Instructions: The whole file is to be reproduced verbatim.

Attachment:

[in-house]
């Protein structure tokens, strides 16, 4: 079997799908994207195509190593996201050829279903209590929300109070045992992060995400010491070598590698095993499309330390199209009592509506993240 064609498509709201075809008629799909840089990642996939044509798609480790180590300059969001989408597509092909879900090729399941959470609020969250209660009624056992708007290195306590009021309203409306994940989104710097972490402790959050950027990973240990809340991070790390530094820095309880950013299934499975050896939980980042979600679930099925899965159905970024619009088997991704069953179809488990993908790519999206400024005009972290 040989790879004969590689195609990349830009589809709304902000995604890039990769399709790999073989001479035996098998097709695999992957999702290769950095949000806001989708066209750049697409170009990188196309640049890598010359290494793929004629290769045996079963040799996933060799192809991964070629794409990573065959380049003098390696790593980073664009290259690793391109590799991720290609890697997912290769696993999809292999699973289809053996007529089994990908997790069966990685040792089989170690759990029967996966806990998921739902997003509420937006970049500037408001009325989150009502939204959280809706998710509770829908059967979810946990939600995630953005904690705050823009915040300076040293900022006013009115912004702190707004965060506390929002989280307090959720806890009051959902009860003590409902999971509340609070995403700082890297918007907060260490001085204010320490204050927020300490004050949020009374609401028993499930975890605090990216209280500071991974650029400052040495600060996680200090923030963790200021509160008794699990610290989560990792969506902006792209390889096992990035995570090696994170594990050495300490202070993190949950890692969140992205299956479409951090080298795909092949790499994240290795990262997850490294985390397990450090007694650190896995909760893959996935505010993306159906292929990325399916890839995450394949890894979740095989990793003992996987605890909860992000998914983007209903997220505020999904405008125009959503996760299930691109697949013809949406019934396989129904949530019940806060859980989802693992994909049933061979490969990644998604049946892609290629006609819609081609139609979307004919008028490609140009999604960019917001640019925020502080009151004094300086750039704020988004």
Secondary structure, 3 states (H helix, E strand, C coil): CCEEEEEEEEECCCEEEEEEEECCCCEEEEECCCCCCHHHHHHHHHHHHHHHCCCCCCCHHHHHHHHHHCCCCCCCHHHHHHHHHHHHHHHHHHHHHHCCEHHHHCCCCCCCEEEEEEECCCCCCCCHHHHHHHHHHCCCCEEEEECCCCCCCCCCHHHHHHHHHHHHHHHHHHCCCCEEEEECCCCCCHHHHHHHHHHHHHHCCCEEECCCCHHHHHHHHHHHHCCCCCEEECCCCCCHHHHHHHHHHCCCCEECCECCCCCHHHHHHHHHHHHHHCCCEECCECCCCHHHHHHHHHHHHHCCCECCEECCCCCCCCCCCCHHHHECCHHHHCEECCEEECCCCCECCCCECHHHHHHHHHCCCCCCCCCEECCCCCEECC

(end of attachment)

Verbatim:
[in-house]
């Protein structure tokens, strides 16, 4: 079997799908994207195509190593996201050829279903209590929300109070045992992060995400010491070598590698095993499309330390199209009592509506993240 064609498509709201075809008629799909840089990642996939044509798609480790180590300059969001989408597509092909879900090729399941959470609020969250209660009624056992708007290195306590009021309203409306994940989104710097972490402790959050950027990973240990809340991070790390530094820095309880950013299934499975050896939980980042979600679930099925899965159905970024619009088997991704069953179809488990993908790519999206400024005009972290 040989790879004969590689195609990349830009589809709304902000995604890039990769399709790999073989001479035996098998097709695999992957999702290769950095949000806001989708066209750049697409170009990188196309640049890598010359290494793929004629290769045996079963040799996933060799192809991964070629794409990573065959380049003098390696790593980073664009290259690793391109590799991720290609890697997912290769696993999809292999699973289809053996007529089994990908997790069966990685040792089989170690759990029967996966806990998921739902997003509420937006970049500037408001009325989150009502939204959280809706998710509770829908059967979810946990939600995630953005904690705050823009915040300076040293900022006013009115912004702190707004965060506390929002989280307090959720806890009051959902009860003590409902999971509340609070995403700082890297918007907060260490001085204010320490204050927020300490004050949020009374609401028993499930975890605090990216209280500071991974650029400052040495600060996680200090923030963790200021509160008794699990610290989560990792969506902006792209390889096992990035995570090696994170594990050495300490202070993190949950890692969140992205299956479409951090080298795909092949790499994240290795990262997850490294985390397990450090007694650190896995909760893959996935505010993306159906292929990325399916890839995450394949890894979740095989990793003992996987605890909860992000998914983007209903997220505020999904405008125009959503996760299930691109697949013809949406019934396989129904949530019940806060859980989802693992994909049933061979490969990644998604049946892609290629006609819609081609139609979307004919008028490609140009999604960019917001640019925020502080009151004094300086750039704020988004």
Secondary structure, 3 states (H helix, E strand, C coil): CCEEEEEEEEECCCEEEEEEEECCCCEEEEECCCCCCHHHHHHHHHHHHHHHCCCCCCCHHHHHHHHHHCCCCCCCHHHHHHHHHHHHHHHHHHHHHHCCEHHHHCCCCCCCEEEEEEECCCCCCCCHHHHHHHHHHCCCCEEEEECCCCCCCCCCHHHHHHHHHHHHHHHHHHCCCCEEEEECCCCCCHHHHHHHHHHHHHHCCCEEECCCCHHHHHHHHHHHHCCCCCEEECCCCCCHHHHHHHHHHCCCCEECCECCCCCHHHHHHHHHHHHHHCCCEECCECCCCHHHHHHHHHHHHHCCCECCEECCCCCCCCCCCCHHHHECCHHHHCEECCEEECCCCCECCCCECHHHHHHHHHCCCCCCCCCEECCCCCEECC